US Release Date: 12-15-1965
Directed by: Robert Aldrich
- James Stewart, as
- Frank Towns
- Richard Attenborough, as
- Lew Moran
- Peter Finch, as
- Captain Harris
- Hardy Kruger, as
- Heinrich Dorfmann
- Ernest Borgnine, as
- Trucker Cobb
- Ian Bannen, as
- Ronald Fraser, as
- Sergeant Watson
- Christian Marquand, as
- Dr. Renaud
- Dan Duryea, as
- George Kennedy, as
- Gabriele Tinti, as
- Alex Montoya, as
- Peter Bravos, as
- William Aldrich, as
- Barrie Chase as
James Stewart and Hardy Kruger in The Flight of the Phoenix
Having seen the horrendous remake, I wondered how much better the original film was. The 2004 version, envisioned by one of the worst directors ever, Tom Moore, is so bad that I had absolutely no doubt in my mind that the original would be better.
Jimmy Stewart stars as Frank, a past his prime pilot flying some oil workers, and a couple of soldiers over the Sahara desert to Benghazi. Within minutes, a sandstorm takes out one of the plane's engines, forcing Frank to crash land the plane in the desert. Two of the men are killed on impact and another mortally wounded. They bury the dead, ration the water and survive on their cargo supply of dates.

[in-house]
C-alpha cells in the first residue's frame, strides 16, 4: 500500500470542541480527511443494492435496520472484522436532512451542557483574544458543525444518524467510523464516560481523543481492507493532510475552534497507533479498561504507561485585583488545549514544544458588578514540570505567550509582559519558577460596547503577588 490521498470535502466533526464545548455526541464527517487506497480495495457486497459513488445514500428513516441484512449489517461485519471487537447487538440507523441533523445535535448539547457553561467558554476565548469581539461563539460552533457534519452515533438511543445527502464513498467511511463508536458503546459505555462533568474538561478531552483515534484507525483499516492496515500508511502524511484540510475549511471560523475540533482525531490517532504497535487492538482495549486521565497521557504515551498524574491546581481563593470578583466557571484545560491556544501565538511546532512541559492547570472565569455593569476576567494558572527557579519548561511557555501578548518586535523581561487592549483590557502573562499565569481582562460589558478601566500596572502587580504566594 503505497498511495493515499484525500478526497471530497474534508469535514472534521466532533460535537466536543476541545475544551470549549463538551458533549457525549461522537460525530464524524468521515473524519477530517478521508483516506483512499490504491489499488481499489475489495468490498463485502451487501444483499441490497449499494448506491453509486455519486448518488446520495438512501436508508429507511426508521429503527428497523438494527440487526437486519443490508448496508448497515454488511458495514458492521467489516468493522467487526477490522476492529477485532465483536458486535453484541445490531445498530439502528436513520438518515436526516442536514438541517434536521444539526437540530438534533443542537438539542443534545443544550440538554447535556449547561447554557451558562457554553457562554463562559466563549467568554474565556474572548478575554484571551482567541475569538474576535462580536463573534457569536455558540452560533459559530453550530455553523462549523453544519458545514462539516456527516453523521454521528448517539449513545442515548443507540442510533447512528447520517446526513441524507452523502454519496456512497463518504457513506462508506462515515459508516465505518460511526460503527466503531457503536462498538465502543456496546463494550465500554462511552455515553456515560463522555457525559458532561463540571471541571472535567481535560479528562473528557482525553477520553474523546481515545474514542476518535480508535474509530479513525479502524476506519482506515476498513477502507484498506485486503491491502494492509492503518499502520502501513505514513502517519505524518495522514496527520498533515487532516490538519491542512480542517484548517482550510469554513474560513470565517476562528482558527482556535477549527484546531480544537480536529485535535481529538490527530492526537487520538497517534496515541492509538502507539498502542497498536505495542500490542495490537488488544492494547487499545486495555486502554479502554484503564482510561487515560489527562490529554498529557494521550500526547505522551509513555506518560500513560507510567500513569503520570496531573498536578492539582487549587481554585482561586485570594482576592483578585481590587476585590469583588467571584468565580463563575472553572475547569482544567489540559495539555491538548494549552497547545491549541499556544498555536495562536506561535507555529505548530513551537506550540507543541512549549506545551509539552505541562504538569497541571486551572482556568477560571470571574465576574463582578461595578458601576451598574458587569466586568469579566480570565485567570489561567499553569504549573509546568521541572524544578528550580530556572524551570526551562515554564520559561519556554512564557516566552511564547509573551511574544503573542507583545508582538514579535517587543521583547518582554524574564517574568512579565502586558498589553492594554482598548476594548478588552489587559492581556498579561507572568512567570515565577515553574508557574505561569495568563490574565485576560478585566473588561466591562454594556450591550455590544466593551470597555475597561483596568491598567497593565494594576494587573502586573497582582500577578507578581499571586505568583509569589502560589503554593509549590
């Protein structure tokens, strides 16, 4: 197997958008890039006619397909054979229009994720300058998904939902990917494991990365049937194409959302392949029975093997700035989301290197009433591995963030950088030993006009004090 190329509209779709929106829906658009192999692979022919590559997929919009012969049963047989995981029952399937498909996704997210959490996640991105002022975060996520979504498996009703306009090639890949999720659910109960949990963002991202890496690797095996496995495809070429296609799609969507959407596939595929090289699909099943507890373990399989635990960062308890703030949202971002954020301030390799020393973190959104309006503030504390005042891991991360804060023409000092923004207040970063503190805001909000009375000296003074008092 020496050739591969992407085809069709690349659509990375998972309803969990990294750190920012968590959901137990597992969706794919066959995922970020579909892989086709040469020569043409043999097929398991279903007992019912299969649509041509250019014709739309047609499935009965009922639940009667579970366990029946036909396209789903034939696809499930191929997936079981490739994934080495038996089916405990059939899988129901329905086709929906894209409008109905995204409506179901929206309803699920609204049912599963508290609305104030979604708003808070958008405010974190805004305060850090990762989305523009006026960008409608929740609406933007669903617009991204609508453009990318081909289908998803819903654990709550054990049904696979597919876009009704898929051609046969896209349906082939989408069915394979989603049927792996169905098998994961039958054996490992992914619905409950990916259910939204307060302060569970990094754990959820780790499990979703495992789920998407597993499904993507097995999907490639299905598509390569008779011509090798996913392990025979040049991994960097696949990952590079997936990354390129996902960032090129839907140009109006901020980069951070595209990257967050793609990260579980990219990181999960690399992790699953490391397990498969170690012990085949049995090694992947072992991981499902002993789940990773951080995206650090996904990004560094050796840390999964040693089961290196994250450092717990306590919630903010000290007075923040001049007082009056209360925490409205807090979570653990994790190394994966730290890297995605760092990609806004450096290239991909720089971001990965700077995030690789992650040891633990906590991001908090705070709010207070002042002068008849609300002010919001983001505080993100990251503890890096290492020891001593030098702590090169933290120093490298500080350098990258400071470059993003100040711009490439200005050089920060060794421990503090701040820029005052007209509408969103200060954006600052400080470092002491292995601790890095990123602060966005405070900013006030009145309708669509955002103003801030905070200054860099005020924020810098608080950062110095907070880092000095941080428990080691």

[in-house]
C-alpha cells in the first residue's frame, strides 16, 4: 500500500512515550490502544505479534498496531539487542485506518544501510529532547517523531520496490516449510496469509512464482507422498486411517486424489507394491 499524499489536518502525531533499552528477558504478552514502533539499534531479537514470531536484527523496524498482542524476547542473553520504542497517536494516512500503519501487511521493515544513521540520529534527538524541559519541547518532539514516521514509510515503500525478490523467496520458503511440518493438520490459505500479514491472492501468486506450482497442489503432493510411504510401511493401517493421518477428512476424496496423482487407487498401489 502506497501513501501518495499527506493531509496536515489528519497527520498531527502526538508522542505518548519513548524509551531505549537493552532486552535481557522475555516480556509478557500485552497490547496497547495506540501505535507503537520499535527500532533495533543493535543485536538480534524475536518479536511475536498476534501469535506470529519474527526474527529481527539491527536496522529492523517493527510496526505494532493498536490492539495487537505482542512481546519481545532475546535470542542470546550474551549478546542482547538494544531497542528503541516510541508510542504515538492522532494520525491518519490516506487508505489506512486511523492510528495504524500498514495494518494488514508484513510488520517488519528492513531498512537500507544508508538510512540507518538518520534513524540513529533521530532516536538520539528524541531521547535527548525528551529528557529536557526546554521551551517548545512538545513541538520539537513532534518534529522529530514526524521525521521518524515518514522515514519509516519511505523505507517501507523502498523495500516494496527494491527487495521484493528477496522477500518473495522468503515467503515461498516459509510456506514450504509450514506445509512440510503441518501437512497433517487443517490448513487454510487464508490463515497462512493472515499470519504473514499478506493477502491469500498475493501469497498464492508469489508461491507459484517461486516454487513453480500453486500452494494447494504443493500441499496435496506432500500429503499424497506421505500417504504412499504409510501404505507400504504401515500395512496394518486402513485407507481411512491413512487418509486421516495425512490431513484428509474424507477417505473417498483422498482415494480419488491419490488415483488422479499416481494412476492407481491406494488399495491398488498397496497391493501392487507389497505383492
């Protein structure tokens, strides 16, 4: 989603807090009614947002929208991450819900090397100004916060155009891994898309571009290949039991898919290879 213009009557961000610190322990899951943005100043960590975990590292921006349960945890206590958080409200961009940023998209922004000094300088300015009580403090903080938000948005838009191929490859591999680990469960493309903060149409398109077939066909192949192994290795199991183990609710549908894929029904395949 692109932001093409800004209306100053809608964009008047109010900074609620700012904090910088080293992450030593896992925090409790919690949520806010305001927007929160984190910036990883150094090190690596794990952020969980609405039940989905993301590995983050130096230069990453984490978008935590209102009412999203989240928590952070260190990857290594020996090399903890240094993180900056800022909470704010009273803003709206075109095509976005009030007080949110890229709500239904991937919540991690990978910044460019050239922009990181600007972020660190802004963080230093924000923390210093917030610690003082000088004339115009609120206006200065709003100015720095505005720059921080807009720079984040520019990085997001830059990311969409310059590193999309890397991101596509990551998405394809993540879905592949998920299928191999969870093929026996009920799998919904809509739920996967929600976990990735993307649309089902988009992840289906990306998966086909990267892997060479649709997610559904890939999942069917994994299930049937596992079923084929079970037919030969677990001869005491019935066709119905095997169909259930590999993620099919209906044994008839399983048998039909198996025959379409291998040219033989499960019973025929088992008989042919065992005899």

Frank takes the blame for the crash. The guilt he carries makes him a bitter, grumpy old man. He is kept sane by his friend Lew, who plays the voice of reason. After several days in the desert, two options arise. The first is a British officer deciding to take a couple of men and make a walk for it, against Frank's and Lew's advice. The second option is presented by Dorfmann, who excitedly suggests that they build a new plane out of the wreckage of the one they have. Frank rudely dismisses him, "Are you trying to be funny?" This creates a rift between what proves to be the two most important people in the group. Later in the film, Dorfmann says to Frank, "Mr. Towns, you behave as if stupidity were a virtue. Why is that?"
Stewart gives a memorable performance. The scene where he yells at Attenborough comes out of nowhere and reminds us of what a great actor he truly was. This role was a bit of a departure from his eternal good guy image. Although under stressful circumstances, Stewart plays the kind of ornery old man that his own grandchildren would refuse to visit.